"Misty, I will tell you this! Having no scars on your body is nothing to brag about! For a man, a scar is a symbol of courage, a medal of honor! No way you can beat me without even knowing what it is to feel pain!"
Putting about twenty people in one room to proofread for several days is not good for their health. The so-called "battlefield" that is editing the Mystery Club's annual publication is quite taxing as is, but the battlefield cold that almost everyone catches is just as bad. In a way, it is proof you were there though. Oh, for those who can read Japanese and are interested how Kyoto University Mystery Club's annual publication Souanoshiro/Souajou (both readings possible) is made: Van Madoy has written a short article on that this week (with photo's from the club room and this year's battlefield).
When I first started reading Japanese detective fiction, I couldn't actually read Japanese, meaning I had to be content with the few translated novels that were available. And with what I could actually procure, as some translations were old and out of print already by the time I started looking for them. One translated writer I could never get my hands on was Natsuki Shizuko, of whom several novels were translated in English. I wanted to read one title particularly, the translated version of W no Higeki ("The Tragedy of W"), because of obvious Queen-fandom reasons. I can actually read the original now, or watch one of the many TV and movie adaptations of the book (there was a new drama version broadcast this year too), but when I saw the German translation of the English translation of the book in the bookcase of the Mystery Club, I just couldn't resist it. So I borrowed Mord am Fujiyama (translation of Murder at Mount Fuji).
Every year, the wealthy Wada family gathers at one of their villas on New Year. This is usually a private matter, and even the servants are sent back home allowing the family to have absolute privacy, but this year is different. The 22-year old Chiyo is working on her thesis on English literature, with the assistance of the American Jane Prescott, who studies Japanese literature at the Tokyo Women's University. Because of that, Chiyo has invited Jane to the mansion too, so they can continue working on her thesis there too. During their stay however, an believable accident happens: Chiyo's great-uncle Youhei (the head of the family), is found murdered, with Chiyo admitting to the murder. Because the family wants to protect Chiyo (and to protect their family name), they decide to make it seem like the old man was murdered by an outsider, coming up with an intricate web of lies to deceive the police. But things don't go as planned...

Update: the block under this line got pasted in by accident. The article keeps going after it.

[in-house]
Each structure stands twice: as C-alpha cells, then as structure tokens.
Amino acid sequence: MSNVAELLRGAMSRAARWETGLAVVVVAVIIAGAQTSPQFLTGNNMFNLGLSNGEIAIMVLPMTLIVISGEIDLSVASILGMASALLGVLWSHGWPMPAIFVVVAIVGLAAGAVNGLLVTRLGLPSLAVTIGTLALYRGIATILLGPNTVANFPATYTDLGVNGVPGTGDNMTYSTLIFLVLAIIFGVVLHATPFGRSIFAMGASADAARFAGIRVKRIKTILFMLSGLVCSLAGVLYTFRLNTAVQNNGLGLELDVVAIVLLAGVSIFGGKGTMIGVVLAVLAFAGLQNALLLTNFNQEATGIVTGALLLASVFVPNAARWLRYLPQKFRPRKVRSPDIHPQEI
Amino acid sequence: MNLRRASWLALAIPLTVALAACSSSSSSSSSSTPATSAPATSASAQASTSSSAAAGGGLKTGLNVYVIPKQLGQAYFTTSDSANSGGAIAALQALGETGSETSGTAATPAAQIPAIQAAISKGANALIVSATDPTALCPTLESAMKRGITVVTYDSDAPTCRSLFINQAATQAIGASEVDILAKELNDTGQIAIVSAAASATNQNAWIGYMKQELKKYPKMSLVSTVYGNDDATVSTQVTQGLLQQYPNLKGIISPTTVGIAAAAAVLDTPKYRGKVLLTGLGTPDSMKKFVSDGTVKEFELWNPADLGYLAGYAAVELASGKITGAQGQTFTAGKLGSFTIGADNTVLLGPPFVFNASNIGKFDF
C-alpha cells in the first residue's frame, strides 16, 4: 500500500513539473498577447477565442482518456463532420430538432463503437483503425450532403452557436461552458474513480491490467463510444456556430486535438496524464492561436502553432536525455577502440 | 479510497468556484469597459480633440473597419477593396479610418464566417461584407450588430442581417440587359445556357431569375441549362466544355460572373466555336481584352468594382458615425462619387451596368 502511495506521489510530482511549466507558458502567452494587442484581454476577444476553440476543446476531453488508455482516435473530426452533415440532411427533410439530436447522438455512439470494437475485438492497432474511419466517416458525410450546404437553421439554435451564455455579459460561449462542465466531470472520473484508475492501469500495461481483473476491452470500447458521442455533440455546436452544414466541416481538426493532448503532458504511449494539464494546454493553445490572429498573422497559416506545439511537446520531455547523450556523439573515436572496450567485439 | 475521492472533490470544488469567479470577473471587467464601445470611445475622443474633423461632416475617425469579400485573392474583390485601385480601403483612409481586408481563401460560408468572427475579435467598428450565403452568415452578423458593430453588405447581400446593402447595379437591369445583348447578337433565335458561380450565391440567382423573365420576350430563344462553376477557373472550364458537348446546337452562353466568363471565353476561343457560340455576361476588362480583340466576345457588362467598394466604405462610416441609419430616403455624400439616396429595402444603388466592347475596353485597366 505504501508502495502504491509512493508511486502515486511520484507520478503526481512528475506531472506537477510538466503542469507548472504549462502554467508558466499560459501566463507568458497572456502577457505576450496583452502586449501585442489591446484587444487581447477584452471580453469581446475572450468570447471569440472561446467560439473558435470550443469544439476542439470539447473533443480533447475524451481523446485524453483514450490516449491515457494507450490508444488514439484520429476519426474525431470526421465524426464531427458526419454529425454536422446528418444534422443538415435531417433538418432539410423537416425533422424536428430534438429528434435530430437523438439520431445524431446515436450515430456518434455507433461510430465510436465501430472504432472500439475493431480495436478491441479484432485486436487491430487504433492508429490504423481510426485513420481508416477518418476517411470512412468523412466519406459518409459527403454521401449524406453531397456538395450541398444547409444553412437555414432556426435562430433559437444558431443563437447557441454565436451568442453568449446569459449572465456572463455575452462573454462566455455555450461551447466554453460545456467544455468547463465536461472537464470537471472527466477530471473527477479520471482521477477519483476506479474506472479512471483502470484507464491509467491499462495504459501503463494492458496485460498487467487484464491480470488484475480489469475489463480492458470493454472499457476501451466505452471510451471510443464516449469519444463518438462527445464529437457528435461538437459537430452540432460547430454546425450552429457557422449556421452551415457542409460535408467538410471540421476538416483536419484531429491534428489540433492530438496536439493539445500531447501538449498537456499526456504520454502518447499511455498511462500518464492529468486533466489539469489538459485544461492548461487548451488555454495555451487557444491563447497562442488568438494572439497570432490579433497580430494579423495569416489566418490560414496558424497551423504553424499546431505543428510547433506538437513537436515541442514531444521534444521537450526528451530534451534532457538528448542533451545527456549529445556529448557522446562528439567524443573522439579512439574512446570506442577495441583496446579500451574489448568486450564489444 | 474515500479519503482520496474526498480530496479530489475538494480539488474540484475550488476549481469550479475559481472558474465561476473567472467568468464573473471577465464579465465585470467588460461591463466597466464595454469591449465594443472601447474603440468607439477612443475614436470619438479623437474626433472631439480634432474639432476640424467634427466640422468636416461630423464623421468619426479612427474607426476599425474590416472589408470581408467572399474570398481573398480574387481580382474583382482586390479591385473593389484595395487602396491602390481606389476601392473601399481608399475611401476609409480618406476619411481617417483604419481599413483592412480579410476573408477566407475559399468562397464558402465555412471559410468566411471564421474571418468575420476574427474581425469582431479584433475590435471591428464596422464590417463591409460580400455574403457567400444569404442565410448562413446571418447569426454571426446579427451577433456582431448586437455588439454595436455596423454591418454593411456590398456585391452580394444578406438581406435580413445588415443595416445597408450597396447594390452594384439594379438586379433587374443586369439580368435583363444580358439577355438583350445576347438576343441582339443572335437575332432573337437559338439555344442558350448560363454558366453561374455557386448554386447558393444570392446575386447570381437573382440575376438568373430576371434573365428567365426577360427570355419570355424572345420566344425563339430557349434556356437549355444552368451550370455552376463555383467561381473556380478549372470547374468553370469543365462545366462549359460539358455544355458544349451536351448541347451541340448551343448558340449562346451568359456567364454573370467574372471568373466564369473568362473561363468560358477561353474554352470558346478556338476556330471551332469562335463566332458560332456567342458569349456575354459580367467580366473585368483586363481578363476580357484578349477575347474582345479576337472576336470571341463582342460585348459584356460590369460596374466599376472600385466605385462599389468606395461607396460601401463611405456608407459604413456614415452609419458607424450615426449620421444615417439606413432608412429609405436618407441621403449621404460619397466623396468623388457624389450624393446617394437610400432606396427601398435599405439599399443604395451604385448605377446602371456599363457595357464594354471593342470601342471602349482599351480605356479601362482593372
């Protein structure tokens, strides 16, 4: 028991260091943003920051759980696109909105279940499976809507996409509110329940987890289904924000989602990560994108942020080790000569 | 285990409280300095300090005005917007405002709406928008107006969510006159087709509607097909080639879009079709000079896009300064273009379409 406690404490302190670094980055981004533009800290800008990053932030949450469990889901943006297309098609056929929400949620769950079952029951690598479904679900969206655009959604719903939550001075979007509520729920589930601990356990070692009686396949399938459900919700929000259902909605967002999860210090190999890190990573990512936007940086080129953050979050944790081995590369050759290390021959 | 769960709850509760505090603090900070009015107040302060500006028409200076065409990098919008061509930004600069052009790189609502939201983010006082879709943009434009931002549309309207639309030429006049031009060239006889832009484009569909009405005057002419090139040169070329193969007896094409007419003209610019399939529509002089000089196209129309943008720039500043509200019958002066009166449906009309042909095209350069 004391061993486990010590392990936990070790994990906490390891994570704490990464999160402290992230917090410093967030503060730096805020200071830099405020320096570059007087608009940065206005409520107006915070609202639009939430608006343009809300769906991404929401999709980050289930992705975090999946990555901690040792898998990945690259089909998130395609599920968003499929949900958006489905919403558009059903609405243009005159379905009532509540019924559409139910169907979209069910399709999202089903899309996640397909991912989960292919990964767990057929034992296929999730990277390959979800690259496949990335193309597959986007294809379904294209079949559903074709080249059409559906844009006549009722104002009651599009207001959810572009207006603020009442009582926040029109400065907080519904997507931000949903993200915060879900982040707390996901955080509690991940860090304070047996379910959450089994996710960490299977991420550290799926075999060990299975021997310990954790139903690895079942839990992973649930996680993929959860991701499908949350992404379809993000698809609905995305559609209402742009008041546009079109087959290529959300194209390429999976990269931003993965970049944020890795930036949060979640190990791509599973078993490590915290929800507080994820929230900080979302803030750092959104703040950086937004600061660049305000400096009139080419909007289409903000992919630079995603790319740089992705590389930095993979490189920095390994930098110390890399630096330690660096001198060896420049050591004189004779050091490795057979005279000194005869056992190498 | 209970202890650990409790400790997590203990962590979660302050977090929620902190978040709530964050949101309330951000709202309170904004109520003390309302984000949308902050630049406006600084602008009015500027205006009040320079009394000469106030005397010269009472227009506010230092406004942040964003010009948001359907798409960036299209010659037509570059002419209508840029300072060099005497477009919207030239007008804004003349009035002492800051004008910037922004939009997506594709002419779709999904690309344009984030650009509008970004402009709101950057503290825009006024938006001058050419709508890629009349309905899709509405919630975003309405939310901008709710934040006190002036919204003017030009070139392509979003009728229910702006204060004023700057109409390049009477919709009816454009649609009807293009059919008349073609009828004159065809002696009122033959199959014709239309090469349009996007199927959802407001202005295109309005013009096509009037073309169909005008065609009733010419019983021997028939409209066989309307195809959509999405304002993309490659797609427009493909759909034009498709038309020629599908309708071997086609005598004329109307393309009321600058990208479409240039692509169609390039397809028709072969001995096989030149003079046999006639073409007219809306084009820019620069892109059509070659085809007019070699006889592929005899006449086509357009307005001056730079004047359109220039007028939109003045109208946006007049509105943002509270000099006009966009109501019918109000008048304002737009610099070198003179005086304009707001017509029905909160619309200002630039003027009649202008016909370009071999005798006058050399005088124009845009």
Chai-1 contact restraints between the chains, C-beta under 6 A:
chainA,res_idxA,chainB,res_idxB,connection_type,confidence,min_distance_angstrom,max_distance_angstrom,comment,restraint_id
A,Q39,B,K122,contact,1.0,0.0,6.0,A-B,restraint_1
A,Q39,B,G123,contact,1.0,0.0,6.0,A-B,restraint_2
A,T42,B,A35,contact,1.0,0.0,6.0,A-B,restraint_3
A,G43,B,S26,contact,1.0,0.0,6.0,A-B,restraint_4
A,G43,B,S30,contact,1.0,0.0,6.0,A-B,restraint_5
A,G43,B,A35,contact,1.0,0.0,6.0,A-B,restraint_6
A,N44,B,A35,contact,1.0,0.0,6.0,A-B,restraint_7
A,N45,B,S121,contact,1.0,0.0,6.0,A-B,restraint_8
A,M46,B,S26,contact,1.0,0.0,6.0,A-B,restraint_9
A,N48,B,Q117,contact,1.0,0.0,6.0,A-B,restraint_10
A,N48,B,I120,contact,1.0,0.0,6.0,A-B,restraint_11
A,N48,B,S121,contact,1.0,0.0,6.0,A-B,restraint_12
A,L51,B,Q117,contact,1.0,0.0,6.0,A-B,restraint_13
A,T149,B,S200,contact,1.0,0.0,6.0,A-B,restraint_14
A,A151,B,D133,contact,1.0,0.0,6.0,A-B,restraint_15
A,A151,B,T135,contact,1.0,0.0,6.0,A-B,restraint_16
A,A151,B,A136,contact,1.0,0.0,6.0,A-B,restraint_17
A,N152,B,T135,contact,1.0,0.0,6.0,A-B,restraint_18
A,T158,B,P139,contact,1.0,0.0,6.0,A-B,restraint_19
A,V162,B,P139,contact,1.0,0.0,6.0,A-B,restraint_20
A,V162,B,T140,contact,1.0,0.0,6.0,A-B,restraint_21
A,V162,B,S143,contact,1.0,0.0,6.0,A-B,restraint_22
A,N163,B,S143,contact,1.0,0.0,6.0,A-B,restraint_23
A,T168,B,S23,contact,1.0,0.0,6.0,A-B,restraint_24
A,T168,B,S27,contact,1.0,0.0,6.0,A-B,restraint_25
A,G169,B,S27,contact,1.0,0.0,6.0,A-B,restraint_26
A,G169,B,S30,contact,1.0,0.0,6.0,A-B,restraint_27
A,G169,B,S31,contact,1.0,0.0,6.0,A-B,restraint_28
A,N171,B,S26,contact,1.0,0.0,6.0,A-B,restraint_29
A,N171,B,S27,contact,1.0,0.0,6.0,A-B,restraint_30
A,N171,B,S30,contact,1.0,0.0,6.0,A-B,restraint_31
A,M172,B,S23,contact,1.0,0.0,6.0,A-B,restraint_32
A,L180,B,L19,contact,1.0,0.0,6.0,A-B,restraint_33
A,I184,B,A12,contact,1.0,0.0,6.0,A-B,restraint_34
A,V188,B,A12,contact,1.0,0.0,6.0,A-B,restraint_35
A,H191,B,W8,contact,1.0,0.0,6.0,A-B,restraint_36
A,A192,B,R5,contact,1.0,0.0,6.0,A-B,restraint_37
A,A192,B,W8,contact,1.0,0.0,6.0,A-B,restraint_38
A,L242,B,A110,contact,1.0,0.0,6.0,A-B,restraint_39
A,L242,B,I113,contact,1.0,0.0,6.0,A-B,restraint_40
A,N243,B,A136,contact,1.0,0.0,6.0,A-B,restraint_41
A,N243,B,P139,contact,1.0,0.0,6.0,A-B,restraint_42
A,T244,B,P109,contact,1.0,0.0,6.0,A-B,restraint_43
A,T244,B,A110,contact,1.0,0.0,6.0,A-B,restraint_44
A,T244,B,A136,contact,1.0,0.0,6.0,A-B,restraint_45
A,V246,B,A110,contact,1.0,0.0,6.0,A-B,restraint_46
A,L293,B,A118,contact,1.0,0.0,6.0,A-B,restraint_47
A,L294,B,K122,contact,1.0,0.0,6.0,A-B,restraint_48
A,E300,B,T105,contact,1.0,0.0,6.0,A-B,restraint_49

Because of the (original Japanese) title, I had hoped that this novel would be like one of Queen's novels, but it isn't. The family gathering setting reminds more of Christie than Queen, and while there are some Queenian moments near the end of the novel, but the novel feels a bit... light. Even though it didn't had to be. The first part of the novel works out like an inverted novel, and the plan they made to make it seem like an outsider killed Youhei is actually quite ingenious. The police however very quickly finds out what is happening and even though that is an integral part of the plot, the way the police sees through the Wadas plan is a bit too easy compared to the immense efforts the family went through to set the whole scheme up! For the plot to work, the plan had to fail, but the balance of the effort/reward of going through the whole plan for the reader is a bit off: with an inverted mystery, you usually don't want to see the whole thing falling to pieces almost immediately.
The whole book felt a bit too two-hour-drama-ish for my taste. I am not sure when the tropes of that particular Japanese TV special formula came to be (this book was first published in 1982), but the non-urban environment, the outsider (Jane) setting, the 'dramatic' ending with the heroine facing off against the criminal, it's all here. I had 'problems' especially with Jane as a character, because I had no idea why she had to be a foreigner (in a way, a double outsider: not one of the family and a foreigner) for this story to work. In fact, in most screens adaptations, she is changed to a Japanese woman (also because of the supply of available actresses, probably) and I would think that works just as well.
And the title change from The Tragedy of W to Murder at Mount Fuji? Let's blame orientalism and a lacking interest in (and knowledge of) Golden Age detective novels when the translation was published. Seriously, titles like Murder in Japan or Death in the Family say just as much about the contents as Murder at Mount Fuji. And regarding the German title, I hope we all know that Fujiyama is an erronous reading.
Original Japanese title(s): 夏樹静子 『Ｗの悲劇』